"Aporia" is a concept inherited from elina: ἡ ἀπορία, ας [he aporía, as], late: ἡ διαπορία, ας [he diaporía, as], "finding the way out of a difficulty, obstacle, confusion, complication , confusion, embarrassment ”, deriving from the verbs ἀπορέω, ῶ, διαπορέω, ῶ [aporéō, ȭ, diaporéō, ȭ],“ to ignore how to cross a weight, to find oneself in confusion, to hesitate, not to know ”, taken over of philosophy to define a difficulty in solving a problem, an insoluble contradiction in a reasoning.
For Aristotle, it is a question that casts doubt on the reader or listener while pushing him to decide between two statements: ἀπορία, διαπορία, meaning "contradiction, confusion."
Aporetical thinking may seek to overcome contradictions, as in Aristotle; in that case it is dialectical, distinguishing itself from skepticism, agnosticism and sophistry.
Explanation of terms:
- dialectics reconsiders all points of view to allow a synthesis;
- skepticism is limited to not tracing as long as the conditions for doing so are not met;
- agnosticism states the impossibility to decide;
- sophistry is a model of thinking based essentially on eloquence, in order to seduce the masses and this for the benefit of a minority or to send a message inappropriate to reality (intentional or not), is a false reasoning, a rhetorical procedure, an argument whose logic is deceptive;
- aporia is limited to finding only what it is (example: existentialism).
Socrates uses aporetic reasoning for example in the Apology of Socrates (1) and in Menon (2).
(1) The Apology of Socrates (Πλάτωνος Ἀπολογία Σωκράτους [Plátōnos Apologhía Sōkrátus]) is a Socratic dialogue of Plato transcribing the trial of Socrates, which took place in 399 BC and the arguments in his defense.
(2) Menon (Μένων [Ménōn]) is another dialogue written by Plato. Its subject is stated by the author in the form of a question: Can virtue be learned? To this question asked by Menon, Socrates answers that he has not yet known a man who knows what virtue is in itself. Together, they try to find the definition of virtue, its nature, in order to know if it can be transmitted to someone through education or not and how it is obtained. First of all, the issue examined is that of the essence of excellence. However, after many futile attempts to answer, the two examine a more general question: whether virtue can be known and how it is? The question of virtue is extended in a third time, with the examination of the question initially posed by Menon, which ends once again with an aporia, and Menon begins to doubt that there are virtuous people, people of excellence. Socrates imagines a second hypothesis: not only science (teaching) can guide the right action, there is also the right opinion.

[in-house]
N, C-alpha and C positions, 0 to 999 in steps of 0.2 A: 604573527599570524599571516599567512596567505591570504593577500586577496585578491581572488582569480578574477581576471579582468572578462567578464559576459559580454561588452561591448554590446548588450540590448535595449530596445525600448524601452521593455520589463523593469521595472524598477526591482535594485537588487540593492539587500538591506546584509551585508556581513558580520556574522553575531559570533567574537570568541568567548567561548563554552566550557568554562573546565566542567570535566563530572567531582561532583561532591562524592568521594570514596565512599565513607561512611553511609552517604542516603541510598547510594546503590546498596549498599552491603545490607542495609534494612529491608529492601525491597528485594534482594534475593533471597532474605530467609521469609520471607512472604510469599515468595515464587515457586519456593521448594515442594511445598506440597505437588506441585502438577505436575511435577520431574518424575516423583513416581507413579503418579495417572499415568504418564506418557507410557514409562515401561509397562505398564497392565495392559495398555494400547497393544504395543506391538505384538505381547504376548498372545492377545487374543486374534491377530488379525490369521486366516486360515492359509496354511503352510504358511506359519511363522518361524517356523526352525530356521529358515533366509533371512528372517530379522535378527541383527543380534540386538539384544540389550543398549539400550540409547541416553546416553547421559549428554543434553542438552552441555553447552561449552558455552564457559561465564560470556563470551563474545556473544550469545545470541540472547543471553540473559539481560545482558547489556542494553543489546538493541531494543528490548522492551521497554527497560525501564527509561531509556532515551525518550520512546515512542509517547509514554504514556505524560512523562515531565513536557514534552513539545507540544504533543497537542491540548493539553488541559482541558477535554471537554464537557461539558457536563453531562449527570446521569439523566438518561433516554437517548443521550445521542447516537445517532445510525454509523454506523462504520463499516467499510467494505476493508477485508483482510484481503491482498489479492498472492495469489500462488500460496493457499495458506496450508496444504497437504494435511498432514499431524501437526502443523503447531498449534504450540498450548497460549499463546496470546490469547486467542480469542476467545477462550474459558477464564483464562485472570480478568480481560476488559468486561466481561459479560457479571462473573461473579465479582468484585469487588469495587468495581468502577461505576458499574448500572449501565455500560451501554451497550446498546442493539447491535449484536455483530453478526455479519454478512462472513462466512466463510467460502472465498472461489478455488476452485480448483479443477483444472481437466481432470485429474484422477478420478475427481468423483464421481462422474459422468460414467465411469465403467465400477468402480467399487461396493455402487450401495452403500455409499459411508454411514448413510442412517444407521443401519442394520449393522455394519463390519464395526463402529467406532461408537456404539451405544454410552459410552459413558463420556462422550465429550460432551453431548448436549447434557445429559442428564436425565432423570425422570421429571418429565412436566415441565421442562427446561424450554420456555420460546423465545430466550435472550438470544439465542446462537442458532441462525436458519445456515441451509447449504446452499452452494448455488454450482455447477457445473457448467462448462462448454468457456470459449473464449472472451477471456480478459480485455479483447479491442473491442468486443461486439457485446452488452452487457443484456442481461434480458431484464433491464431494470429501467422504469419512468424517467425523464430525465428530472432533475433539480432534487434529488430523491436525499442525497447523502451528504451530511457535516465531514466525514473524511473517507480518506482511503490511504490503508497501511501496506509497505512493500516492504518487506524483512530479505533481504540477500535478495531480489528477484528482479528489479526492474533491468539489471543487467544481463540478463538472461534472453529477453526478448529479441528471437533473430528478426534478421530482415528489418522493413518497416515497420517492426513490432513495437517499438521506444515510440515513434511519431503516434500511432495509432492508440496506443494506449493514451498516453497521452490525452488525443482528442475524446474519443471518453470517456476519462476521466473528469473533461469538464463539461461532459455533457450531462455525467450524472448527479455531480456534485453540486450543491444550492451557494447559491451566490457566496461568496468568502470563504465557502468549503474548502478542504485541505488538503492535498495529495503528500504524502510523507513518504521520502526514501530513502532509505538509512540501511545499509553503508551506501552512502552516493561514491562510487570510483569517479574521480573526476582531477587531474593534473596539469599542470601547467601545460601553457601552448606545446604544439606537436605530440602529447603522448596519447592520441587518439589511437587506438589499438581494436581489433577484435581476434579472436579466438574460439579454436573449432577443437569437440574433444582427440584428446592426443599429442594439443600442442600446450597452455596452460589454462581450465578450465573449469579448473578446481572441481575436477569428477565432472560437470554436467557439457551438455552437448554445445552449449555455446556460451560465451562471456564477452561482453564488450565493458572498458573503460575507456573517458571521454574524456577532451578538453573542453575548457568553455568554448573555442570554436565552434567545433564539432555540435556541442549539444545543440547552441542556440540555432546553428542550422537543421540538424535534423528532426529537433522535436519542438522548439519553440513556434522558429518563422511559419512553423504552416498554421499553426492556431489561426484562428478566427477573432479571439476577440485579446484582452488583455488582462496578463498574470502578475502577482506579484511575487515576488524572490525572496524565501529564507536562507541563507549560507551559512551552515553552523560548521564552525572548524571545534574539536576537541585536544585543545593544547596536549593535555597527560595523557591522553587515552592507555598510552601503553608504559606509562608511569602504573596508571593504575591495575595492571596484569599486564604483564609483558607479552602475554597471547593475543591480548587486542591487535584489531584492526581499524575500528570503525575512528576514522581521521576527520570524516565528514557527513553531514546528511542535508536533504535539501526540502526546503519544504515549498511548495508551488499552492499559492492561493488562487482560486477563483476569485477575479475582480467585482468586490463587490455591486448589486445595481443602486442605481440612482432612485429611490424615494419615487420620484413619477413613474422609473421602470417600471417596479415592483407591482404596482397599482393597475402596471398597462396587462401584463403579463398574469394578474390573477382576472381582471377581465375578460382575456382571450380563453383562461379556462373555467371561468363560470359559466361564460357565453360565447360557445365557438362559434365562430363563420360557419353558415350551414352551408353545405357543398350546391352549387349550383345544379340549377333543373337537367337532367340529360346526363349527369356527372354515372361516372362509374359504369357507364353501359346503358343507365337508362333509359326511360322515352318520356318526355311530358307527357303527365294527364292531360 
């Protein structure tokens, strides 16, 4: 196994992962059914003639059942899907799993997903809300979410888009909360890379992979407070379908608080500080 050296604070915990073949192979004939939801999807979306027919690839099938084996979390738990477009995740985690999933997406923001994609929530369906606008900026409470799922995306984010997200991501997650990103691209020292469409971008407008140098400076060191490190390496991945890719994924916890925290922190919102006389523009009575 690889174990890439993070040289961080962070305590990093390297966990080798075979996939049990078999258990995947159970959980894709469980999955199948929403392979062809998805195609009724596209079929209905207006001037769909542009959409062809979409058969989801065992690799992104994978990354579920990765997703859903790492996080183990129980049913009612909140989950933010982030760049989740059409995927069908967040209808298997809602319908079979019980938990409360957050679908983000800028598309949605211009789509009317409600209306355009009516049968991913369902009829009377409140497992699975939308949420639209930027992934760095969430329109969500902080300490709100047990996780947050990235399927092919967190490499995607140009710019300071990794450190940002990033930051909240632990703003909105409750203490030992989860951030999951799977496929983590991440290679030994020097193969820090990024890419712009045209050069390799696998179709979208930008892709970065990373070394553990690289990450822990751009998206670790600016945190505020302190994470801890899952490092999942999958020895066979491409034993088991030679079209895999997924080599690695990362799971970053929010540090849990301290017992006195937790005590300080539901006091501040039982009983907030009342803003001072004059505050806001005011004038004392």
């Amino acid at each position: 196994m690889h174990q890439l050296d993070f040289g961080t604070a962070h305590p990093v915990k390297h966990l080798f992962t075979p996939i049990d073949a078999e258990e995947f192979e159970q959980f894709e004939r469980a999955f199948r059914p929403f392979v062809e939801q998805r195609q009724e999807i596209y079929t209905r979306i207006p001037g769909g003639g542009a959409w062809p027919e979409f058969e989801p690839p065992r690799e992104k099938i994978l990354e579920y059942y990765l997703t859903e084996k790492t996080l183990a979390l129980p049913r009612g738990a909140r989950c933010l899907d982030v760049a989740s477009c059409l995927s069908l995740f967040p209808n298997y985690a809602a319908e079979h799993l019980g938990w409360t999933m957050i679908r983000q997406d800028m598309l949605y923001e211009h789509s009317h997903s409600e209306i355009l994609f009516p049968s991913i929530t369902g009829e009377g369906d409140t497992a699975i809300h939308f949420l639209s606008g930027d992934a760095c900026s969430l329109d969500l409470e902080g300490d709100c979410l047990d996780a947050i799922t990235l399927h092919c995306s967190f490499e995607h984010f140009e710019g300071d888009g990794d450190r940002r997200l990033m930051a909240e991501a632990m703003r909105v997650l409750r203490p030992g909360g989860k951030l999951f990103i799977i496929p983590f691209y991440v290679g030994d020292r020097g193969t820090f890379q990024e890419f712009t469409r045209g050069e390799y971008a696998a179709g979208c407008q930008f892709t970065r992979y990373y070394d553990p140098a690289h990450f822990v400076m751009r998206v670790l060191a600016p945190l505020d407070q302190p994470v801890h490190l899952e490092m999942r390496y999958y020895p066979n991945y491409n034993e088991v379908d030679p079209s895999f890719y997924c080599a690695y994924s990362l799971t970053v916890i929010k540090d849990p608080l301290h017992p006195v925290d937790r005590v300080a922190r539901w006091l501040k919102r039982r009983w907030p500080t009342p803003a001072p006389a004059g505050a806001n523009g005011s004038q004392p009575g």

The current meaning of the aporia is stronger and refers to any insoluble and inevitable problem, expressed differently, it can be said that it defines a stalemate in a reasoning deriving from a logic.
But the term aporia also applies to mathematical and physical paradoxes. The most famous, unresolved for centuries are those launched by Zeno of Elea (Ζήνων ὁ Ἐλεάτης [Zḗnōn ho Eleátes]) - to support the doctrine of Parmenides, according to which any evidence of the senses is deceptive and movement impossible -, such as: Plurality of sizes (a), Numerical plurality (b), Plurality of places (c), Achilles and turtle (which it cannot catch up with), The paradox of the cob if a wheat cob makes noise falling to the ground, as a single grain of wheat, what noise does one tenth of a grain make?), that of the Dichotomy or the Arrow that never reaches its target remaining suspended in flight and many others like that ...
(a) If plurality exists, it must be at the same time infinitely small and infinitely large: infinitely small because its parts must be indivisible and therefore without size and infinitely large, because any part will be separated one from one to another, a third, the last of the first and the second of a fourth and a fifth and so on infinitely.
(b) If plurality exists, it must be both finite and infinite in number: numerically finite, because there are exactly as many things as there are, no more and no less, and numerically infinite, because two things are separated by one another. the third, and this one by the first by a fourth and by the second, by a fifth and so on to infinity.
(c) If all that is, is in one place, this place must be in another place, and so on indefinitely.
(prof. dr. univ.)